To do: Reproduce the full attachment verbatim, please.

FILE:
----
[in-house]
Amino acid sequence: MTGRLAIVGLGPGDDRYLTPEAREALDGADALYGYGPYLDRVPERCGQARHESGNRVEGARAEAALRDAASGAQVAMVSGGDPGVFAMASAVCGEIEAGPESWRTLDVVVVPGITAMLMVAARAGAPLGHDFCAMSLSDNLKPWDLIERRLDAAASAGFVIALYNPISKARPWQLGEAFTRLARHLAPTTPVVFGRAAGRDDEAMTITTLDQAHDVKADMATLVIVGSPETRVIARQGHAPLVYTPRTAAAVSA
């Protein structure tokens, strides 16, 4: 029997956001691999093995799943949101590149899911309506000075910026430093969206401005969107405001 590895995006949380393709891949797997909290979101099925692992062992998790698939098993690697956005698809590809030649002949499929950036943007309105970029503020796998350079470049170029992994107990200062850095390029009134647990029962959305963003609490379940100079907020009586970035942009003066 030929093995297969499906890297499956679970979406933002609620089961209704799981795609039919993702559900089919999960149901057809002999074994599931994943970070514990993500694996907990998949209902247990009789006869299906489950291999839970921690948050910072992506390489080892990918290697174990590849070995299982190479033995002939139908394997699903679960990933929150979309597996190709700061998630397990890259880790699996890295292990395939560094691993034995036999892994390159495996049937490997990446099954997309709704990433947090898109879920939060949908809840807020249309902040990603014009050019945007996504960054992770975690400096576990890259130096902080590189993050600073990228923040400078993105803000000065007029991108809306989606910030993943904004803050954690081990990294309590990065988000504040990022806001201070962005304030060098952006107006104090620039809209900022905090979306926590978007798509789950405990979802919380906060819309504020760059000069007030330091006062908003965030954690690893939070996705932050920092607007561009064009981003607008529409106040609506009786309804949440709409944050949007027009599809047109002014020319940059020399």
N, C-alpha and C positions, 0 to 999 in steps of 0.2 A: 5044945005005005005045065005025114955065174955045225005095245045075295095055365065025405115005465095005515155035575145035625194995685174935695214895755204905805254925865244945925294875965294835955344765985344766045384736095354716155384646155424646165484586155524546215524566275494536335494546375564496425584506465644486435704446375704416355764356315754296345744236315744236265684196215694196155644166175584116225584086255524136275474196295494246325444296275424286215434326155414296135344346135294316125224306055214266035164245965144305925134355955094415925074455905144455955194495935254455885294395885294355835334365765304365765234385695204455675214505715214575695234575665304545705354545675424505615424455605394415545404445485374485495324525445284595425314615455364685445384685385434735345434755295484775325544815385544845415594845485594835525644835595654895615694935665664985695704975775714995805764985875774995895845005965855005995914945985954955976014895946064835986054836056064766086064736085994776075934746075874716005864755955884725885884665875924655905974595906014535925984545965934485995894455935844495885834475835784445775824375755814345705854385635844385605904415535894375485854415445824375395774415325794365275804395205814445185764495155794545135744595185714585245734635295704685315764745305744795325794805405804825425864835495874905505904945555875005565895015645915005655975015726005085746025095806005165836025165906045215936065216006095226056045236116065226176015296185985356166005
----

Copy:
[in-house]
Amino acid sequence: MTGRLAIVGLGPGDDRYLTPEAREALDGADALYGYGPYLDRVPERCGQARHESGNRVEGARAEAALRDAASGAQVAMVSGGDPGVFAMASAVCGEIEAGPESWRTLDVVVVPGITAMLMVAARAGAPLGHDFCAMSLSDNLKPWDLIERRLDAAASAGFVIALYNPISKARPWQLGEAFTRLARHLAPTTPVVFGRAAGRDDEAMTITTLDQAHDVKADMATLVIVGSPETRVIARQGHAPLVYTPRTAAAVSA
């Protein structure tokens, strides 16, 4: 029997956001691999093995799943949101590149899911309506000075910026430093969206401005969107405001 590895995006949380393709891949797997909290979101099925692992062992998790698939098993690697956005698809590809030649002949499929950036943007309105970029503020796998350079470049170029992994107990200062850095390029009134647990029962959305963003609490379940100079907020009586970035942009003066 030929093995297969499906890297499956679970979406933002609620089961209704799981795609039919993702559900089919999960149901057809002999074994599931994943970070514990993500694996907990998949209902247990009789006869299906489950291999839970921690948050910072992506390489080892990918290697174990590849070995299982190479033995002939139908394997699903679960990933929150979309597996190709700061998630397990890259880790699996890295292990395939560094691993034995036999892994390159495996049937490997990446099954997309709704990433947090898109879920939060949908809840807020249309902040990603014009050019945007996504960054992770975690400096576990890259130096902080590189993050600073990228923040400078993105803000000065007029991108809306989606910030993943904004803050954690081990990294309590990065988000504040990022806001201070962005304030060098952006107006104090620039809209900022905090979306926590978007798509789950405990979802919380906060819309504020760059000069007030330091006062908003965030954690690893939070996705932050920092607007561009064009981003607008529409106040609506009786309804949440709409944050949007027009599809047109002014020319940059020399």
N, C-alpha and C positions, 0 to 999 in steps of 0.2 A: 5044945005005005005045065005025114955065174955045225005095245045075295095055365065025405115005465095005515155035575145035625194995685174935695214895755204905805254925865244945925294875965294835955344765985344766045384736095354716155384646155424646165484586155524546215524566275494536335494546375564496425584506465644486435704446375704416355764356315754296345744236315744236265684196215694196155644166175584116225584086255524136275474196295494246325444296275424286215434326155414296135344346135294316125224306055214266035164245965144305925134355955094415925074455905144455955194495935254455885294395885294355835334365765304365765234385695204455675214505715214575695234575665304545705354545675424505615424455605394415545404445485374485495324525445284595425314615455364685445384685385434735345434755295484775325544815385544845415594845485594835525644835595654895615694935665664985695704975775714995805764985875774995895845005965855005995914945985954955976014895946064835986054836056064766086064736085994776075934746075874716005864755955884725885884665875924655905974595906014535925984545965934485995894455935844495885834475835784445775824375755814345705854385635844385605904415535894375485854415445824375395774415325794365275804395205814445185764495155794545135744595185714585245734635295704685315764745305744795325794805405804825425864835495874905505904945555875005565895015645915005655975015726005085746025095806005165836025165906045215936065216006095226056045236116065226176015296185985356166005